posted on 09/21/08 at 09:19:28 pm by Joel Ross
I recently had a discussion with someone about duck typing, and my understanding of it was called into question. He's much smarter than I am, so I assumed he was right, but afterwards, I decided to do a little digging. I think I was right, but there's not a ton of information out there, so I'm going to lay out what I think Duck Typing is, and let you poke holes in it, and tell me where I'm wrong.
First, though, let's lay out the definition of Duck Typing. From the Wikipedia article:
duck typing is a style of dynamic typing in which an object's current set of methods and properties determines the valid semantics, rather than its inheritance from a particular class.
Or, as James Whitcomb Riley put it:
If it walks like a duck and quacks like a duck, I would call it a duck.
So what does that mean? From my understanding, it meant that as long as I pass something into a method and it supports the interface the method expects, than it'll work. For example, let's say I have the following method:
1: public void SendEmail(SmtpMailer mailer, string subject, string body)
3: mailer.SendMessage(subject, body);
This method relies on a concrete class - SmtpMailer. But what if I wanted to pass in a different class to this method? Well, the normal way to do this would be to create an interface, have SmtpMailer implement that interface, and change this method to work against an interface rather than a concrete implementation. But there's two potential downfalls of that approach. First, what if you don't have access to change the SmtpMailer class? You can't just add an interface to it, so the solution is the same, except you'd have to create an implementation of IMailer that adapts the SmtpMailer class to IMailer (a good design decision anyway). But what if this method isn't accessible for change? Then what? You could inherit from SmtpMailer and override the SendMail method, and pass in that class instead. And if both are inaccessible to you? Well, then you've got a lot of work to do to break this code apart.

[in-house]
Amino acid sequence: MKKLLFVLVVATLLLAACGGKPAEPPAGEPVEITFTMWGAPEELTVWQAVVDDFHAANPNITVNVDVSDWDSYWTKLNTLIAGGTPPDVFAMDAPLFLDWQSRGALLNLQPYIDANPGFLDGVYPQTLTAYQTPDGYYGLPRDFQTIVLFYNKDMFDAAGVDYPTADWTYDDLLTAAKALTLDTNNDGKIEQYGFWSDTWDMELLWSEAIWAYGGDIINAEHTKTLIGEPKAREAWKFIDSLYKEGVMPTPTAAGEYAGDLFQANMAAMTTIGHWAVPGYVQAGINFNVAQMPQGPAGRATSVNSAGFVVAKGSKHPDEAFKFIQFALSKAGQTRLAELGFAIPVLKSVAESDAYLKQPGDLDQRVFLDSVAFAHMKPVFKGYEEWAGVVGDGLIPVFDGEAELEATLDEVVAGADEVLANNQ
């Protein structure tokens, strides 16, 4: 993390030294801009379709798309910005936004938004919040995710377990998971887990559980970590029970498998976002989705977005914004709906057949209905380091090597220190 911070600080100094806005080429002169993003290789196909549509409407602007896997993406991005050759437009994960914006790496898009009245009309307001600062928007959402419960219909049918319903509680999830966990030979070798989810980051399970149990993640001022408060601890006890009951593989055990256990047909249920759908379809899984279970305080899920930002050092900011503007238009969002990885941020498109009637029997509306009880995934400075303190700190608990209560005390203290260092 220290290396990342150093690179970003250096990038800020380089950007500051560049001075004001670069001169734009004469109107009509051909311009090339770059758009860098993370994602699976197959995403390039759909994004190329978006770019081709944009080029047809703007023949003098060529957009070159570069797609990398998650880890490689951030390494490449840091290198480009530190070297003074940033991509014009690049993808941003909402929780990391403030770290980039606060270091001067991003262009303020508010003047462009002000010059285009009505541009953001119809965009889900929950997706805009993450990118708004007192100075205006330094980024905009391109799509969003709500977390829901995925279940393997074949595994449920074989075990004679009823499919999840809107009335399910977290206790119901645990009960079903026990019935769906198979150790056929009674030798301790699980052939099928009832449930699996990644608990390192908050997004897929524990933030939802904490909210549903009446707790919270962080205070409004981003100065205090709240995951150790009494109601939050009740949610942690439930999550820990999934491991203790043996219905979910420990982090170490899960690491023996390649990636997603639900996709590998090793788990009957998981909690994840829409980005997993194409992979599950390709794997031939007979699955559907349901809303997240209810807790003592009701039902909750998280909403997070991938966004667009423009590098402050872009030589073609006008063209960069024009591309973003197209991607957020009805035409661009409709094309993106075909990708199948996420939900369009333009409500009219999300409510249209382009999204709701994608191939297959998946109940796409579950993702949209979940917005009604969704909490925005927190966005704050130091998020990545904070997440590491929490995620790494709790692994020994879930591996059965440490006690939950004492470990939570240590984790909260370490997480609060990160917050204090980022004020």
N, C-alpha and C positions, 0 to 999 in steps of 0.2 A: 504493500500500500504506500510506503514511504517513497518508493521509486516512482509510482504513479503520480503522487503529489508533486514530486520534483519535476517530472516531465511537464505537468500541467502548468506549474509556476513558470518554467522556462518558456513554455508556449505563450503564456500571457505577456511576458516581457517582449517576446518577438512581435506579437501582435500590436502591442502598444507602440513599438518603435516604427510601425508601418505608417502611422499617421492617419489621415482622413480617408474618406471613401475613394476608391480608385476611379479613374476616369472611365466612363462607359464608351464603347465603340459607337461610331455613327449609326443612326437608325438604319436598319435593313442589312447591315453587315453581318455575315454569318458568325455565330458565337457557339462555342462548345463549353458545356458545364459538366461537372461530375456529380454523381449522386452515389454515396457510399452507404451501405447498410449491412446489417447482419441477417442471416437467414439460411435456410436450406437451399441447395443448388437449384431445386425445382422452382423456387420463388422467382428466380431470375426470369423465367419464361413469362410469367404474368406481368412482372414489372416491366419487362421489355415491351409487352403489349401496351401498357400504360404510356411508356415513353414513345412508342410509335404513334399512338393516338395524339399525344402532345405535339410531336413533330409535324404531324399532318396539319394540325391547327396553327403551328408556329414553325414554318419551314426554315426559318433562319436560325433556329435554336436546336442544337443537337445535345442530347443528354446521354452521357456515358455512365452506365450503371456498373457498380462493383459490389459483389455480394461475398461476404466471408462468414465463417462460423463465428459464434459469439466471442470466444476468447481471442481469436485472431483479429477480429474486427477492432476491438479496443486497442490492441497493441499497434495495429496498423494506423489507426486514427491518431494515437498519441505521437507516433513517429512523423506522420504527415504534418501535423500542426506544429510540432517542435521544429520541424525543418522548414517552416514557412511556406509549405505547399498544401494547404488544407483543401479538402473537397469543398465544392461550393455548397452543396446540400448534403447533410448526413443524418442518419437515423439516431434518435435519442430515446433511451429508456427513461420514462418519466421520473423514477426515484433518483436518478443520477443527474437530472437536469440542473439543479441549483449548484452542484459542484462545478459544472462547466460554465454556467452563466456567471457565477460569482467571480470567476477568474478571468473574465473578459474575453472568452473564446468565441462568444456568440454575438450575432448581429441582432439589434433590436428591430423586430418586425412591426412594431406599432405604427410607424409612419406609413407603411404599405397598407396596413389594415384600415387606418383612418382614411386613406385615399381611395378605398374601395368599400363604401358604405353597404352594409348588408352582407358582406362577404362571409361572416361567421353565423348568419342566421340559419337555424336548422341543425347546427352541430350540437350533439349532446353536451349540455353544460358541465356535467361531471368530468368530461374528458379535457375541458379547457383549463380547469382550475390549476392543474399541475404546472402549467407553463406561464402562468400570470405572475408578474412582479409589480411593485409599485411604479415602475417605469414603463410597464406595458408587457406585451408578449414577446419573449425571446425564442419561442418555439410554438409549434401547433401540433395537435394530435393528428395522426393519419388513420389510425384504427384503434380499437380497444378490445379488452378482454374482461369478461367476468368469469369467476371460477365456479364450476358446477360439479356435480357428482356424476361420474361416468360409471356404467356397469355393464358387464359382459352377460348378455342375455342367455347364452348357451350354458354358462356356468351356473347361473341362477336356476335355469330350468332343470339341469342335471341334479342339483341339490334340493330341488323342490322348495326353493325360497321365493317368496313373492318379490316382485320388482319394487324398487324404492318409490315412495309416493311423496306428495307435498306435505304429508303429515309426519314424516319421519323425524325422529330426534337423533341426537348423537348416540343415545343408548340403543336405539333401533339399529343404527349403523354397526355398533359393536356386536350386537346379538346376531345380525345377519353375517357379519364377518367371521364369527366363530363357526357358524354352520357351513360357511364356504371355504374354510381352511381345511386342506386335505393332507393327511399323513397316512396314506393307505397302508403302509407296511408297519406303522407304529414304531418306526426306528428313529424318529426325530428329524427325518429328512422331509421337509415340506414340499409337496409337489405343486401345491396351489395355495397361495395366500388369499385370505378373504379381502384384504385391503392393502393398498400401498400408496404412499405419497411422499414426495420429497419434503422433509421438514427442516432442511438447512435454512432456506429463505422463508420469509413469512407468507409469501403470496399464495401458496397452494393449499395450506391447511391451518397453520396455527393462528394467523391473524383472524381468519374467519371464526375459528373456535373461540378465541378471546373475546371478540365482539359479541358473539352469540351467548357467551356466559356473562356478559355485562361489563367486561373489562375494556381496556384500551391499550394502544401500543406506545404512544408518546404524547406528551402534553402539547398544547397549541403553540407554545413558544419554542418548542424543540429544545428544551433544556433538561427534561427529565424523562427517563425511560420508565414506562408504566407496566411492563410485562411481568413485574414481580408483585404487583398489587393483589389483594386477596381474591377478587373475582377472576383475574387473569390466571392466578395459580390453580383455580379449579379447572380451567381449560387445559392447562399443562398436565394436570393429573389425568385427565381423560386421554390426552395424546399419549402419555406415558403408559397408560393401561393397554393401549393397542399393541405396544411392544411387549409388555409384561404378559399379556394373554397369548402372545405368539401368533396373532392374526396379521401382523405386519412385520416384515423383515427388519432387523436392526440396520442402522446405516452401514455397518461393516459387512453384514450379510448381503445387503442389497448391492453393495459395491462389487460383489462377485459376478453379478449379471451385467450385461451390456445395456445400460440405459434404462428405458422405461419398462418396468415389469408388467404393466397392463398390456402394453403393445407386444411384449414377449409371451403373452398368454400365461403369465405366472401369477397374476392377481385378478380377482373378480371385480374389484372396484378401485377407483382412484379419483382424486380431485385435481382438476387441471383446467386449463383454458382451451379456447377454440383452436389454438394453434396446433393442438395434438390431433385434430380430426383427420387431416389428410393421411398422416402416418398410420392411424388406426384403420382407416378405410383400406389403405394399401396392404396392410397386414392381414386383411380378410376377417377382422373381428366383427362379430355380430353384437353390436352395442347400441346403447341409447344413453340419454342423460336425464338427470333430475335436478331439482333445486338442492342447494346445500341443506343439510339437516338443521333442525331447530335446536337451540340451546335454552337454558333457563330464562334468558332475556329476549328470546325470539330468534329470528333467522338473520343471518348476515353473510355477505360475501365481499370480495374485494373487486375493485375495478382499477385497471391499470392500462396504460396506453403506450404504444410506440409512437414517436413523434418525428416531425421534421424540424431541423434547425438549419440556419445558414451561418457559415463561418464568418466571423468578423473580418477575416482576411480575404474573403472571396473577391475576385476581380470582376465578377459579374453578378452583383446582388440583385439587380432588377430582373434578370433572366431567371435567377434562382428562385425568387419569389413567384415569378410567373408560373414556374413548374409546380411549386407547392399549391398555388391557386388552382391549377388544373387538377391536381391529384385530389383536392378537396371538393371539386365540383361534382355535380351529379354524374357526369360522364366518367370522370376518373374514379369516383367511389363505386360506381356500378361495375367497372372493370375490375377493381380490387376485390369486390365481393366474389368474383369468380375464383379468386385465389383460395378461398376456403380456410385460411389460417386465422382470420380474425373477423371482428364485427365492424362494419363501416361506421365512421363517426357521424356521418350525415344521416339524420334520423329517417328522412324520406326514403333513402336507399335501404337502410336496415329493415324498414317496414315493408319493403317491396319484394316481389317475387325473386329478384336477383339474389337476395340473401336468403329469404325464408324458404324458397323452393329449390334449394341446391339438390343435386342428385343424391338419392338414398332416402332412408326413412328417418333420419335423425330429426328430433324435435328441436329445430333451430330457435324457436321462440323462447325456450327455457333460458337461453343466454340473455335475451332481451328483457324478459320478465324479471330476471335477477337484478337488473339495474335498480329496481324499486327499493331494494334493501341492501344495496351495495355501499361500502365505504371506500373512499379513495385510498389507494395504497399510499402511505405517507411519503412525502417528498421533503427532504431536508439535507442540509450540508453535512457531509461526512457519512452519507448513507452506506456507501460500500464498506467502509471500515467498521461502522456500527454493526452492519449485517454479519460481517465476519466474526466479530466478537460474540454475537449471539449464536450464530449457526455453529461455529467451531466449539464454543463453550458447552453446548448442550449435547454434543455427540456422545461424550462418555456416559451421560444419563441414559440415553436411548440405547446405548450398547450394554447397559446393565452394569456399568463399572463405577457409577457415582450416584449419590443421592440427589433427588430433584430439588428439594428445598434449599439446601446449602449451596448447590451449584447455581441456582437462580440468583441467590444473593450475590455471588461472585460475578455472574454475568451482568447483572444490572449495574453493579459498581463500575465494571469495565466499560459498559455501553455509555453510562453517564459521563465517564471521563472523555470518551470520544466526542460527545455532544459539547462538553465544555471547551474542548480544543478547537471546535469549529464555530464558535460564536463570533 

All of that requires a lot of code to work around the issue. But with (my understanding of) duck typing, it's simple and requires no code changes to SendMail or the SmtpMailer class. All I have to do is have a class that satisfies the requirements of the SendEmail method. In other words, I can pass any class into this method, as long as it has a method called SendMessage that takes two strings as parameters. So, this would work:
1: public class InstantMessage
3: public void SendMessage(string subject, string body)
5: // Send subject and body via Instant Message
Now, my background is almost completely in statically typed languages, so to me, this is a pretty big paradigm shift. Maybe for those who are used to working in a dynamic language (like Ruby) on a regular basis, it's not that big of a deal. To me, it seems like a good way to deal with those tough-to-break dependencies.
1: var x = new Array();
3: x = "One";
4: x = "two";
5: x = "three";
1: x = x.join("");
In this case, x (the same variable) acts like a string after the join call, so length will return 11 (the length of the joined string).
If the latter is actually duck typing, than there's no difference between duck typing and dynamic typing. But I don't think that's the case. What I've found seems to support what I'm saying, but I've also seen conflicting definitions. So I'm turning to people smarter than me to tell me what duck typing really is - you!